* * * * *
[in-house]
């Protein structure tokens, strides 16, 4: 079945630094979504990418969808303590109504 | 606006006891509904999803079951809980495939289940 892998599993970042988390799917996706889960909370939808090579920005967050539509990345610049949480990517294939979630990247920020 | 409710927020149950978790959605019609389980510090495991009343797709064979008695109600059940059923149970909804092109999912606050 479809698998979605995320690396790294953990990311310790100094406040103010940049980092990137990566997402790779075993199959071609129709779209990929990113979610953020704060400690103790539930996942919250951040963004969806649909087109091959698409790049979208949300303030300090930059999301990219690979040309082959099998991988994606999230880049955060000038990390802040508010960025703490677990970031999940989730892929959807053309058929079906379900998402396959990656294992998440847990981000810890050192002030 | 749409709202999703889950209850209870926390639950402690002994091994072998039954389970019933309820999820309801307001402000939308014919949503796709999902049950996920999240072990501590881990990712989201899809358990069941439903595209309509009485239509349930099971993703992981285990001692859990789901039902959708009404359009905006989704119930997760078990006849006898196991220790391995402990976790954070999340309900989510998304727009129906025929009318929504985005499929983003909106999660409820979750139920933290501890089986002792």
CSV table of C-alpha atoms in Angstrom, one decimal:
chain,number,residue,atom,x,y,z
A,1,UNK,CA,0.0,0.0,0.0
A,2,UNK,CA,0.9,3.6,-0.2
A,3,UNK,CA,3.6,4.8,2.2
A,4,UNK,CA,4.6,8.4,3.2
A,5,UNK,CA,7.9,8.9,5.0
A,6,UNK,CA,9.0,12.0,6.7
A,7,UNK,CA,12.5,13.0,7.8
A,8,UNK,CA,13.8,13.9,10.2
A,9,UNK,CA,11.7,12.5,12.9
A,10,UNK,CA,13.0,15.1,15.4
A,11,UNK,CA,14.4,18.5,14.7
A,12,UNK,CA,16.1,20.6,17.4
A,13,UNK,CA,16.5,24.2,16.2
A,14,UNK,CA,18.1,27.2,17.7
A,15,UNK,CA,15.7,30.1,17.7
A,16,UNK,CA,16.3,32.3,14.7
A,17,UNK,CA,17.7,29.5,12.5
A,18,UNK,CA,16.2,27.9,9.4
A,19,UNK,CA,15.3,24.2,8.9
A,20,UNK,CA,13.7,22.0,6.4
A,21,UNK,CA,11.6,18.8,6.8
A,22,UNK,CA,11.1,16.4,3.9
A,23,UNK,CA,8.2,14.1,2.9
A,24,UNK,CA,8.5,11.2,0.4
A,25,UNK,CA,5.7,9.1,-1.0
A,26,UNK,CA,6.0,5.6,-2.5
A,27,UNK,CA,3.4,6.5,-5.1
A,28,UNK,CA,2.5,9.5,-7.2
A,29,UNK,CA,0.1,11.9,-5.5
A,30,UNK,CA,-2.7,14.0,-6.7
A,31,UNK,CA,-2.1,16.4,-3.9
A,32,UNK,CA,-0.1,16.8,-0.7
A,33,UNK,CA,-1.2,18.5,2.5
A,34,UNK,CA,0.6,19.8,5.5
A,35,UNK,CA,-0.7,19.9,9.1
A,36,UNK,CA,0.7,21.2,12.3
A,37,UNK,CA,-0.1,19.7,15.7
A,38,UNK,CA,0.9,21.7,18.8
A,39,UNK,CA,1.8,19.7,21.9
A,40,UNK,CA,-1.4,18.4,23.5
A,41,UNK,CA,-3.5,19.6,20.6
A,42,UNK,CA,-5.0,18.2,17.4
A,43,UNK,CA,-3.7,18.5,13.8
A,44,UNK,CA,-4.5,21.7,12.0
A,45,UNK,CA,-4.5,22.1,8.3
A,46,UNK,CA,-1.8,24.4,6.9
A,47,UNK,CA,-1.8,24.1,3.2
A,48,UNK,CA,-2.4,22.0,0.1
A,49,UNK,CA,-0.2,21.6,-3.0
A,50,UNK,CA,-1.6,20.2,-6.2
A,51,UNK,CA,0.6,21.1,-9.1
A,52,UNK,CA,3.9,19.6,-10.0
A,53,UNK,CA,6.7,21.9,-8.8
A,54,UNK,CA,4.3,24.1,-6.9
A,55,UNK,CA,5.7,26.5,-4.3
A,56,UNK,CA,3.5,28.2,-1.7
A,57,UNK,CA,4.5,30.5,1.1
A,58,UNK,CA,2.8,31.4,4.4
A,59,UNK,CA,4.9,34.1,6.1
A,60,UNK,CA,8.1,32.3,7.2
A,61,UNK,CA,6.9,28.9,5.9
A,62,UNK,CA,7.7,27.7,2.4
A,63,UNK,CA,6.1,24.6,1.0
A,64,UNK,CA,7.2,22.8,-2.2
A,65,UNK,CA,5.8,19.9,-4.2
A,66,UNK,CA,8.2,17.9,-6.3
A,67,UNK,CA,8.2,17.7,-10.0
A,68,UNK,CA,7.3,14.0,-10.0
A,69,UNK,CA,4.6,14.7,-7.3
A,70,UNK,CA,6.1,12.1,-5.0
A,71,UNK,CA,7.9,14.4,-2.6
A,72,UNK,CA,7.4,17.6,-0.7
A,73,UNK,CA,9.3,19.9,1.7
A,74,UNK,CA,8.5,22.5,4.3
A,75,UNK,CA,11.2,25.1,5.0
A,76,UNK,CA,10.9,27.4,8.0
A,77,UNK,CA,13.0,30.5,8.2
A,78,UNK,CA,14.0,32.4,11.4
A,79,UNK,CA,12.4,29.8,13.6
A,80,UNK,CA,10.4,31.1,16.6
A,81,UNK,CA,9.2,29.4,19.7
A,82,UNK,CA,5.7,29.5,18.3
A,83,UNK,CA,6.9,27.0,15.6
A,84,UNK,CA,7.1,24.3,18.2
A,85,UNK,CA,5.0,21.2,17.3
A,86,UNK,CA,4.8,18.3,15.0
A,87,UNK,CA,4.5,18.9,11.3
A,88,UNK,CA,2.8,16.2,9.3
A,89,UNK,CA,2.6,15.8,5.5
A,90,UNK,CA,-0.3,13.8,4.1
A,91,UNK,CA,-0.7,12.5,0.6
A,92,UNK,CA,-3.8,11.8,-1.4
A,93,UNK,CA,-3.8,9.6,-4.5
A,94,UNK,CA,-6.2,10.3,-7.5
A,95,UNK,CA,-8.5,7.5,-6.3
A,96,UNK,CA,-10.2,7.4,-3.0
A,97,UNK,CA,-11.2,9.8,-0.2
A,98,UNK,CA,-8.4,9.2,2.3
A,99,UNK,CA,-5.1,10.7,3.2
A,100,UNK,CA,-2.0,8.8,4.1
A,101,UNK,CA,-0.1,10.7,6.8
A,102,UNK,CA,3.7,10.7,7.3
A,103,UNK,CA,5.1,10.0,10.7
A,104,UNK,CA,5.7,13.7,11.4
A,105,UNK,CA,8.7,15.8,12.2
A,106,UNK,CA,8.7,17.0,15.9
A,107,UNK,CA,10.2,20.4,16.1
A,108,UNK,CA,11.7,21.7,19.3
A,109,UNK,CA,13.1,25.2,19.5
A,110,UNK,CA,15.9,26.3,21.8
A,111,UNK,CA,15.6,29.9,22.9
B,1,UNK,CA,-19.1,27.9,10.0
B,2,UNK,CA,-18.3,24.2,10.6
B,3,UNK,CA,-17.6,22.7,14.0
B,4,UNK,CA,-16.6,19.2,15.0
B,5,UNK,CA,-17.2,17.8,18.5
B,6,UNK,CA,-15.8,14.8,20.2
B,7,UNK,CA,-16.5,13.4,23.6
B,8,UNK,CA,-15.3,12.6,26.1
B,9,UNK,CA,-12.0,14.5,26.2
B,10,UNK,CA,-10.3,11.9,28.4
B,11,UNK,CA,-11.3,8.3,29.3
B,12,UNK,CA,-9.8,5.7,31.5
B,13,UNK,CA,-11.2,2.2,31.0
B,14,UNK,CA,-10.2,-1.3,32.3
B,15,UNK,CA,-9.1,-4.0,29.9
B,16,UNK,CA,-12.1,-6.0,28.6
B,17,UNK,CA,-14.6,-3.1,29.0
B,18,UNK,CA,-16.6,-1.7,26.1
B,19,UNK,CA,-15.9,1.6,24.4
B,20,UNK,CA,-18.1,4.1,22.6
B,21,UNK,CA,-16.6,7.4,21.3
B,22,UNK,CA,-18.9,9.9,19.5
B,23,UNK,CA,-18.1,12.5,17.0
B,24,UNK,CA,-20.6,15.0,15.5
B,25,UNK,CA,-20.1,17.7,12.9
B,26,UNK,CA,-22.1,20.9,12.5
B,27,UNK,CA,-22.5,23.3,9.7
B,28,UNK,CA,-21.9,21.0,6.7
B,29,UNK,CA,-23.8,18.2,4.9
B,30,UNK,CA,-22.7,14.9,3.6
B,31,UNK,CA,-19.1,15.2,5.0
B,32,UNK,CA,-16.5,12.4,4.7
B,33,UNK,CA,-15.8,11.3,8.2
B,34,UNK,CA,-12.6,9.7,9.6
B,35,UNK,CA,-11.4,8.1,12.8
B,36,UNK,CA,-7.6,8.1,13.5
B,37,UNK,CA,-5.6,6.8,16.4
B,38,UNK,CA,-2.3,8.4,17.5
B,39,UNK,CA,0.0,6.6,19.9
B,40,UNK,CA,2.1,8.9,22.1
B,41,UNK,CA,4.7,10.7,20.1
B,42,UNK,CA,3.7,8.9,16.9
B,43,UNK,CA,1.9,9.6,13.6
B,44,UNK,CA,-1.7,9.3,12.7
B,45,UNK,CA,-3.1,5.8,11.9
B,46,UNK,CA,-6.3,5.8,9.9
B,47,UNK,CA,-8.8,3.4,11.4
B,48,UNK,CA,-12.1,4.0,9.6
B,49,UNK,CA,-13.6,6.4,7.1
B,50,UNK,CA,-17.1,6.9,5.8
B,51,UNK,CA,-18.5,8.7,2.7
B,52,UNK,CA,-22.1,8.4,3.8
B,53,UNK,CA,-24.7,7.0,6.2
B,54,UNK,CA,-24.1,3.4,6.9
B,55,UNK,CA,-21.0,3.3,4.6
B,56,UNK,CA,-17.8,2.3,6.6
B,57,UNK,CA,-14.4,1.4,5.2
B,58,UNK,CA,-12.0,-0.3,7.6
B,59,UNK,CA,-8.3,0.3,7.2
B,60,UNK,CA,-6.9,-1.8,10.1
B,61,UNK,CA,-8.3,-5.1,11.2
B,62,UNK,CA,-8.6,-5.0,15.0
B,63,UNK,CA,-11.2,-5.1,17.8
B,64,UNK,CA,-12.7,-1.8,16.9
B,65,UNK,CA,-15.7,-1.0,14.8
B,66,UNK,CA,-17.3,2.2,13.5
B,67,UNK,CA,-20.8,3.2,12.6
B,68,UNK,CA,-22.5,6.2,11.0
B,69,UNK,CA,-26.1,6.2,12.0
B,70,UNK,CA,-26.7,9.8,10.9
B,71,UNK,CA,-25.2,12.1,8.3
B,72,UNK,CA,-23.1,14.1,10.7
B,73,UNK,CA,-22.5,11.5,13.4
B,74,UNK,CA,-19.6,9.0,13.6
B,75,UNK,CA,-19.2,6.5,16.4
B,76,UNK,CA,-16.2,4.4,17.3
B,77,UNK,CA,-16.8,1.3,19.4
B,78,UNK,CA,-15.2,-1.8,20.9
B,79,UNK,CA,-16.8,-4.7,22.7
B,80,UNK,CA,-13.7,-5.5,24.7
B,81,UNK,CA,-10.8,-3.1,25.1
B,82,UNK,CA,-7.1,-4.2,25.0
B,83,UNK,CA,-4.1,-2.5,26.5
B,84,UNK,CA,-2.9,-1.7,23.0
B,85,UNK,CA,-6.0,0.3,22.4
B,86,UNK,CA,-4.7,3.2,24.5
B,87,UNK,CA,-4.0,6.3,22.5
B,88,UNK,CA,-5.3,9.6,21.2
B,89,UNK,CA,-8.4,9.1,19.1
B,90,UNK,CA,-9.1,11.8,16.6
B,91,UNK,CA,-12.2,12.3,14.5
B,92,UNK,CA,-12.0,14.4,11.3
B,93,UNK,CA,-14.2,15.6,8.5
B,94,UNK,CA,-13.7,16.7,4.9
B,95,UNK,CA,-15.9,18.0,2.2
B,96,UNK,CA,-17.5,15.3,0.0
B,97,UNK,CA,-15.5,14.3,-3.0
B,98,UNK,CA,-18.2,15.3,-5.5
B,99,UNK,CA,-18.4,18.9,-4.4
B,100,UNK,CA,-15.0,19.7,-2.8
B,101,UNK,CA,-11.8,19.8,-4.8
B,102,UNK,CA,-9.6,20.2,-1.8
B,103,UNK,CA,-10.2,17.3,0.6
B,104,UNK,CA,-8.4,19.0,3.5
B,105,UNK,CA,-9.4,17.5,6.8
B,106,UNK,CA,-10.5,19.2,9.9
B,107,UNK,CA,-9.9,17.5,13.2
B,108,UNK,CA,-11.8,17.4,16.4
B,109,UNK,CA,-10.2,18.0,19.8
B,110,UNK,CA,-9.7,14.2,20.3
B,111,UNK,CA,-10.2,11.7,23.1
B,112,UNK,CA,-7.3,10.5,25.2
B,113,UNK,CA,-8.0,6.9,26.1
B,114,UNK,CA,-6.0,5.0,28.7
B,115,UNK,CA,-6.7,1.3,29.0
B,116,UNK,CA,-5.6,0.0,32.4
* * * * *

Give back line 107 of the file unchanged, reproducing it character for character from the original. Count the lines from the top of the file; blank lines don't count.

A,103,UNK,CA,5.1,10.0,10.7